Support for the nuclear deal among Iranians is slipping, according to a new poll by the Center for International and Security Studies at Maryland (CISSM) and IranPoll.com. Since June 2017, support for the deal fell by 12 points to 55 percent. Three fourths of respondents said the deal has not improved people’s living conditions.
For most Iranians, the United States is to blame for why the deal is not living up to their expectations. “Current U.S. policies are undermining the Iranian nuclear deal and making it less likely that Iran will work with Western powers to address a range of outstanding challenges in the Middle East,” said CISSM Director Nancy Gallagher in a press release. Nearly all respondents, 93 percent, said the United States is violating its obligation to allow other countries to normalize their trade and economic relations with Iran. Some 85 percent said President Trump’s Iran policies are hostile.
The telephone survey of 1,002 Iranians was conducted from January 16 to 24, just weeks after protests broke out over economic hardships and corruption. The protests quickly morphed into anti-government demonstrations that spread to more than 80 cities. At least 20 people were killed and more than 3,000 arrested. Some protestors criticized Iran’s involvement in the region, chanting slogans like "not Gaza, not Lebanon, my life for Iran” and "leave Syria, think about us.”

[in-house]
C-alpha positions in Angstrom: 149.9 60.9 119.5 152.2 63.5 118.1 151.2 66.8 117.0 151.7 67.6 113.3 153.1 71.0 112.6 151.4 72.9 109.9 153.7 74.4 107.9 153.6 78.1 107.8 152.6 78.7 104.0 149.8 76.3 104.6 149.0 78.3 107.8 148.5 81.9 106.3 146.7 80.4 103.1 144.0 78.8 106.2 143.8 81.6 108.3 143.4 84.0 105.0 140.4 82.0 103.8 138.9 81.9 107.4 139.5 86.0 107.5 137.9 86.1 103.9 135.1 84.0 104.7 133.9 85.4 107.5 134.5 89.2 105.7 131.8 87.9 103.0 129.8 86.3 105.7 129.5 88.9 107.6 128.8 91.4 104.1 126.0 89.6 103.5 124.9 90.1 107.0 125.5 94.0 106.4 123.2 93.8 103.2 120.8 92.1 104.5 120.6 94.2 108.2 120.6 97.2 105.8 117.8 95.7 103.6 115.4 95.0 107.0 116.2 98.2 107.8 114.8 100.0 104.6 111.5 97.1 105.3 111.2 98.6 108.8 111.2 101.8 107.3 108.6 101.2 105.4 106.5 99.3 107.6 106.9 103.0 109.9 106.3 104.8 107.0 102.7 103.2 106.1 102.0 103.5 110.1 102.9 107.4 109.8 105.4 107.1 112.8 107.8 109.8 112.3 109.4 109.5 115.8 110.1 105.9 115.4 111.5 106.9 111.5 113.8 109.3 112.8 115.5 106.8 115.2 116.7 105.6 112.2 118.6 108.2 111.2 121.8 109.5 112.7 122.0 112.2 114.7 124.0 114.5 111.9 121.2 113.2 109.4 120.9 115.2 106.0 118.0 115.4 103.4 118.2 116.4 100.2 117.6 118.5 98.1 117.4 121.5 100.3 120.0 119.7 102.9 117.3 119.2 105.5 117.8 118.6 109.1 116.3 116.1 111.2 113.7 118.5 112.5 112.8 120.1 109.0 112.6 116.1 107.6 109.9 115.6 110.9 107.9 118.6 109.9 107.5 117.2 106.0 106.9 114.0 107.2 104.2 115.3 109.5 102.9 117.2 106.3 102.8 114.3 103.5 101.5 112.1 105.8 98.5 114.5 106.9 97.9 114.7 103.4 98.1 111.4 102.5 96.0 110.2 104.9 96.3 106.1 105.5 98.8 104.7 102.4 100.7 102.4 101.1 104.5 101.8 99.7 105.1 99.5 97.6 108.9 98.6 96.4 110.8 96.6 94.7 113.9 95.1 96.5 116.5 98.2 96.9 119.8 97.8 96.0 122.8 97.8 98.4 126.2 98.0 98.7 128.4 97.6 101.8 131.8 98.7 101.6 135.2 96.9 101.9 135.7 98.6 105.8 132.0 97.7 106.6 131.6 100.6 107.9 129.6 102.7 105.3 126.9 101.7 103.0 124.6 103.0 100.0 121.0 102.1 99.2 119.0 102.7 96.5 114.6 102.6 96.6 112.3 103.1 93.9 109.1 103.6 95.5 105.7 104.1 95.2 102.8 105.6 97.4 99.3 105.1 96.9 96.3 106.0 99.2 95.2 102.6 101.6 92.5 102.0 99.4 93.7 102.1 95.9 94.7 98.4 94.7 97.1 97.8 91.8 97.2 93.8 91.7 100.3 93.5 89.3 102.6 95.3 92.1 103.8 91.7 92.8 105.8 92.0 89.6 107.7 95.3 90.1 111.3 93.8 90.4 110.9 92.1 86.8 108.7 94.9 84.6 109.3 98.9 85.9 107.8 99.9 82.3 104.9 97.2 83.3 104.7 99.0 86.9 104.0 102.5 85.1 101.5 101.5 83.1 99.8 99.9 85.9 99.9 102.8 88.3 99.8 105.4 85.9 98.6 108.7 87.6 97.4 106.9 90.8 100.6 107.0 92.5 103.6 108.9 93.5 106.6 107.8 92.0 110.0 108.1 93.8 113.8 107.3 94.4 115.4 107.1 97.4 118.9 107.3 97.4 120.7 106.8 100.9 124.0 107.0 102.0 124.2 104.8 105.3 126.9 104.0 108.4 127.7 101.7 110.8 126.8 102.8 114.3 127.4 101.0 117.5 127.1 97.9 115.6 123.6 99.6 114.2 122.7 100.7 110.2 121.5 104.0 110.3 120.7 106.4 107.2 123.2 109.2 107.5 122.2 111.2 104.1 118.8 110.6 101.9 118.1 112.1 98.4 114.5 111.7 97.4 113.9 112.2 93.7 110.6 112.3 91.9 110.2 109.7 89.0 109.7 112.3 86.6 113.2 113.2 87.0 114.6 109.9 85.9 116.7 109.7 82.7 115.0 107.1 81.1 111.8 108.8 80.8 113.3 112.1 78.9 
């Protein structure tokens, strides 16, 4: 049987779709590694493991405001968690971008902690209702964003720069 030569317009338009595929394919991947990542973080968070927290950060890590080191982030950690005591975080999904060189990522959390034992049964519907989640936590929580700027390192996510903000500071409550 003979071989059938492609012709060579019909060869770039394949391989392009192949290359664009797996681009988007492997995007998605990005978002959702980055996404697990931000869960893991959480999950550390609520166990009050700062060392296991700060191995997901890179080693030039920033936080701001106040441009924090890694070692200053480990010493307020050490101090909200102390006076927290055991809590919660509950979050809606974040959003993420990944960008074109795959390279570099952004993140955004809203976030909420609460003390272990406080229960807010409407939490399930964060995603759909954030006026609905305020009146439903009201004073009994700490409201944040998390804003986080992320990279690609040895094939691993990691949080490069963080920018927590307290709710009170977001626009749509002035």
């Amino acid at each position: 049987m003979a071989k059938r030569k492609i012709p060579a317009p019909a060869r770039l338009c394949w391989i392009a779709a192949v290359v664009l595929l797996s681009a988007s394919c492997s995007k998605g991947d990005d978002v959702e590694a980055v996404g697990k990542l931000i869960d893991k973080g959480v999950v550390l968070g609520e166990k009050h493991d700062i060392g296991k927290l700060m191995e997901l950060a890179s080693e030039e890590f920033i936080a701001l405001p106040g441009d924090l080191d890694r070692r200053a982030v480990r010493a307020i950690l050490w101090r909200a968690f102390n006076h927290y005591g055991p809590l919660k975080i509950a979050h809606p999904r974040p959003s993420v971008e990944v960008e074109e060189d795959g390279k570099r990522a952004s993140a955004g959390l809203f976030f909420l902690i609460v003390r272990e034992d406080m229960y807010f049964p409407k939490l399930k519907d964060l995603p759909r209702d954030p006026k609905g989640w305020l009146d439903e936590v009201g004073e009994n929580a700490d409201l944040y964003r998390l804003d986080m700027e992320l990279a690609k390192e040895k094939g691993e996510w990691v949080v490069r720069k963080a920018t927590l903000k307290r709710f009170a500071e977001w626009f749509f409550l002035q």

The survey results show that Iranians are divided on foreign policy. About half said Iran should try to find mutually acceptable solutions to regional problems while 46 percent said Iran should try to become the powerful country in the region. On Syria, about half of respondents said that Iran should continue helping the Assad government until it gains full control over all territory. Nearly a third said Iran should reduce its assistance, and 15 percent said it should end assistance. On Yemen, 41 percent said that Iran should get involved in the conflict there while 47 percent said it should help the Houthi rebels defeat their opponents. On the issue of Iran’s controversial missile program, Iranians were nearly unanimous in their support for it. The following are key results from the poll.
Views of Leaders
Foreign Minister Mohammad Javad Zarif played a key role in negotiating the nuclear deal.
General Qassem Soleimani, the commander of the Revolutionary Guards' elite Qods Force, is responsible for foreign operations. He has been in charge of Iran’s policies in Iraq and leading Iraqi Shia militias in their fight against the Islamic State.
Views of Other Countries
*Graphics used with permission of CISSM
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